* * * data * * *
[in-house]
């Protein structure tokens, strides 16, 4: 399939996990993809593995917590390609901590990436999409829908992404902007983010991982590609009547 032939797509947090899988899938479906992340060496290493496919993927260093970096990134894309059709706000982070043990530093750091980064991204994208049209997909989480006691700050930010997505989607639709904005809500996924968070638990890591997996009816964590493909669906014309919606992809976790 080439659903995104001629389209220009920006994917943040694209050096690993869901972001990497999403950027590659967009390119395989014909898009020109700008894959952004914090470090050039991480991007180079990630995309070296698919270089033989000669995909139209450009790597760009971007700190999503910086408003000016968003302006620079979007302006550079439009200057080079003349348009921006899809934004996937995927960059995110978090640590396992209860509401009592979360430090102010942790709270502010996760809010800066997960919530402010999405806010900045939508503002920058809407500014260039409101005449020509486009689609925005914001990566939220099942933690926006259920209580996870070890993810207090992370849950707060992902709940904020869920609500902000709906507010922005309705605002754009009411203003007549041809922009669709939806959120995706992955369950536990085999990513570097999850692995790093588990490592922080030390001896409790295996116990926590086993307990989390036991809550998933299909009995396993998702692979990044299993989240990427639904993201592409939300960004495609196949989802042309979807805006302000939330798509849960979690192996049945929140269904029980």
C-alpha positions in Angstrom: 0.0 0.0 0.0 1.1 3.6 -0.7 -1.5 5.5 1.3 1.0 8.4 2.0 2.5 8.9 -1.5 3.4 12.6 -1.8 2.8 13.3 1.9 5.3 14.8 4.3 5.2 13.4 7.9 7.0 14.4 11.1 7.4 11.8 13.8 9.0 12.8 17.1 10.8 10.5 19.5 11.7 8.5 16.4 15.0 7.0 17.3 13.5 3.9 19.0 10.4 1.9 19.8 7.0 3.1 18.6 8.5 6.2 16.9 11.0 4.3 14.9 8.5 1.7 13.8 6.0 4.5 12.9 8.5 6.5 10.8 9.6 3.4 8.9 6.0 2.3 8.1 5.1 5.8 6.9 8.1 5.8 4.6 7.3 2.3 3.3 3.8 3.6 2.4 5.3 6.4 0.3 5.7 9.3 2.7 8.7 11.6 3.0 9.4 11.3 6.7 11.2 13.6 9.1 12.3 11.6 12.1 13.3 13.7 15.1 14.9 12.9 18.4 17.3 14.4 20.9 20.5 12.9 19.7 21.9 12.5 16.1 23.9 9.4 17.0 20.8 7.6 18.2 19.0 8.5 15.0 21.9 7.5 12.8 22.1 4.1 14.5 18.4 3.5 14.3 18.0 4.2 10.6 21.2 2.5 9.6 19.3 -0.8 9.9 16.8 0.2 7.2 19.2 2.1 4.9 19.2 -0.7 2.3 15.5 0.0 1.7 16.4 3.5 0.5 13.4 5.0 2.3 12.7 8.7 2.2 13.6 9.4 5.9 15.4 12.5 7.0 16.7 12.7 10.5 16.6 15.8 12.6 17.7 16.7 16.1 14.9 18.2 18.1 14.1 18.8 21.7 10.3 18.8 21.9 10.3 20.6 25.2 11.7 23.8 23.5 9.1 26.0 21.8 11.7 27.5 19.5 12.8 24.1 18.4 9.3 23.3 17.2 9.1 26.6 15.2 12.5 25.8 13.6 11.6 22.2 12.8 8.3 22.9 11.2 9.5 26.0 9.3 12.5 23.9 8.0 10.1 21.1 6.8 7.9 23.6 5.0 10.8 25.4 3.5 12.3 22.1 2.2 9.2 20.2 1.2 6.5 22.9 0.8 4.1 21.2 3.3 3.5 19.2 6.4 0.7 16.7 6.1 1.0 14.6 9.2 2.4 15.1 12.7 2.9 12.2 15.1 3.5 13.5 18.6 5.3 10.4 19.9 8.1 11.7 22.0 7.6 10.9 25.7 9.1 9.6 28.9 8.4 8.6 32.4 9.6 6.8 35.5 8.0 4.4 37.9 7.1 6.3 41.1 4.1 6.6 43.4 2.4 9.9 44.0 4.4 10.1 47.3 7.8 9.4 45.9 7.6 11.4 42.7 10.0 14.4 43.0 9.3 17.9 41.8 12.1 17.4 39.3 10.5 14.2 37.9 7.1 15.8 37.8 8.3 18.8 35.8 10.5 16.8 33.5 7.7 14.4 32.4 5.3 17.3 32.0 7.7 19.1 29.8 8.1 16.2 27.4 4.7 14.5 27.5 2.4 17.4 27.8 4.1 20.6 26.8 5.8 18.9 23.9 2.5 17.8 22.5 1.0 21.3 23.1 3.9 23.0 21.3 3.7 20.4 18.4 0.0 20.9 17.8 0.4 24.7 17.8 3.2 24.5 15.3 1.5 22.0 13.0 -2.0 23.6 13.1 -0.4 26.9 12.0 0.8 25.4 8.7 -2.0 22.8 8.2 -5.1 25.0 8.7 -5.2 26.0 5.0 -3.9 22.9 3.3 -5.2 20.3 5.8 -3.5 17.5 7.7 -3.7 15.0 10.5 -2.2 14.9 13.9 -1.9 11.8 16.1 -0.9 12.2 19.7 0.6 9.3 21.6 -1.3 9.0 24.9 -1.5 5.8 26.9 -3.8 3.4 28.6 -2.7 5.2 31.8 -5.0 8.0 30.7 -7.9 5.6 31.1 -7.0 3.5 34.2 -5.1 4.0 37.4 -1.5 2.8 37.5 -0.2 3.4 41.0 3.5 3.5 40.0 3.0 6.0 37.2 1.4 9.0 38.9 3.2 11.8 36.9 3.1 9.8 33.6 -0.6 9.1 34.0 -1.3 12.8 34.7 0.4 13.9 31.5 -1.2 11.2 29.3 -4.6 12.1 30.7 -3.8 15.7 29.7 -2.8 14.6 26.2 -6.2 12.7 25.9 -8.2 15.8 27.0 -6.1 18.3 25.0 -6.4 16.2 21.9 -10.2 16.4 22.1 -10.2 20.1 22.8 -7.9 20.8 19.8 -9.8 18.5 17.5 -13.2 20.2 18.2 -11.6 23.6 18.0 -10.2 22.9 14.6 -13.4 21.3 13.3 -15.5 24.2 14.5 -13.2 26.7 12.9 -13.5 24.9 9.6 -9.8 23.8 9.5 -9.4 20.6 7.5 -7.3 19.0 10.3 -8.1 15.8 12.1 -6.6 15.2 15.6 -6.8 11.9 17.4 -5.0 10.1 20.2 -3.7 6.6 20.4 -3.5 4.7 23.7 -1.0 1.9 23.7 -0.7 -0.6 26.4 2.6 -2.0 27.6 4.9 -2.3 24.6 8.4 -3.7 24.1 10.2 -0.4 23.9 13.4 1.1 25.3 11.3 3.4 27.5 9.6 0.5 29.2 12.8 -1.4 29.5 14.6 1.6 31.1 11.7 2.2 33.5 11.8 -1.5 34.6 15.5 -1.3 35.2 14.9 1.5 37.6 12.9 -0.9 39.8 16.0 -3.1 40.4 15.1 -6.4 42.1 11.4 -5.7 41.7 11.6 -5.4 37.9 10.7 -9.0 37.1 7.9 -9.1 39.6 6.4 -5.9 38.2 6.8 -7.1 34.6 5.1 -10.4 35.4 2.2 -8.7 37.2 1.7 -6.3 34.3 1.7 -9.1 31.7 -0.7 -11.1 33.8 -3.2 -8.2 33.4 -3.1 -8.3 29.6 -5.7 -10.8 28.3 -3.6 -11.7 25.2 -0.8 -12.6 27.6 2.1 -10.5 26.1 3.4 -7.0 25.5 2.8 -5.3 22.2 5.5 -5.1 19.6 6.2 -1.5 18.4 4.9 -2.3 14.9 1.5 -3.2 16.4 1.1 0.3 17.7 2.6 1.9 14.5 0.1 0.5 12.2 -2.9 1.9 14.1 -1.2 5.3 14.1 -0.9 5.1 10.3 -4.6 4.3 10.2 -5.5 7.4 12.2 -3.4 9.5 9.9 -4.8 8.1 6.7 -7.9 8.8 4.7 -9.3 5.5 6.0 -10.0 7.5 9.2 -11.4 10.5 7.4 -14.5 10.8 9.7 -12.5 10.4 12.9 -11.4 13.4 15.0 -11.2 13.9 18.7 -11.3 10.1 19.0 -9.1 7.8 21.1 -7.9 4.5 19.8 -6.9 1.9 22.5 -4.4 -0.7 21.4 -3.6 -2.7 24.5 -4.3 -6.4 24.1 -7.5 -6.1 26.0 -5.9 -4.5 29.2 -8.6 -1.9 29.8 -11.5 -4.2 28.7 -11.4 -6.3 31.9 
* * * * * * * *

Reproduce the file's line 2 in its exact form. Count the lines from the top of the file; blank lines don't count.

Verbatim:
């Protein structure tokens, strides 16, 4: 399939996990993809593995917590390609901590990436999409829908992404902007983010991982590609009547 032939797509947090899988899938479906992340060496290493496919993927260093970096990134894309059709706000982070043990530093750091980064991204994208049209997909989480006691700050930010997505989607639709904005809500996924968070638990890591997996009816964590493909669906014309919606992809976790 080439659903995104001629389209220009920006994917943040694209050096690993869901972001990497999403950027590659967009390119395989014909898009020109700008894959952004914090470090050039991480991007180079990630995309070296698919270089033989000669995909139209450009790597760009971007700190999503910086408003000016968003302006620079979007302006550079439009200057080079003349348009921006899809934004996937995927960059995110978090640590396992209860509401009592979360430090102010942790709270502010996760809010800066997960919530402010999405806010900045939508503002920058809407500014260039409101005449020509486009689609925005914001990566939220099942933690926006259920209580996870070890993810207090992370849950707060992902709940904020869920609500902000709906507010922005309705605002754009009411203003007549041809922009669709939806959120995706992955369950536990085999990513570097999850692995790093588990490592922080030390001896409790295996116990926590086993307990989390036991809550998933299909009995396993998702692979990044299993989240990427639904993201592409939300960004495609196949989802042309979807805006302000939330798509849960979690192996049945929140269904029980």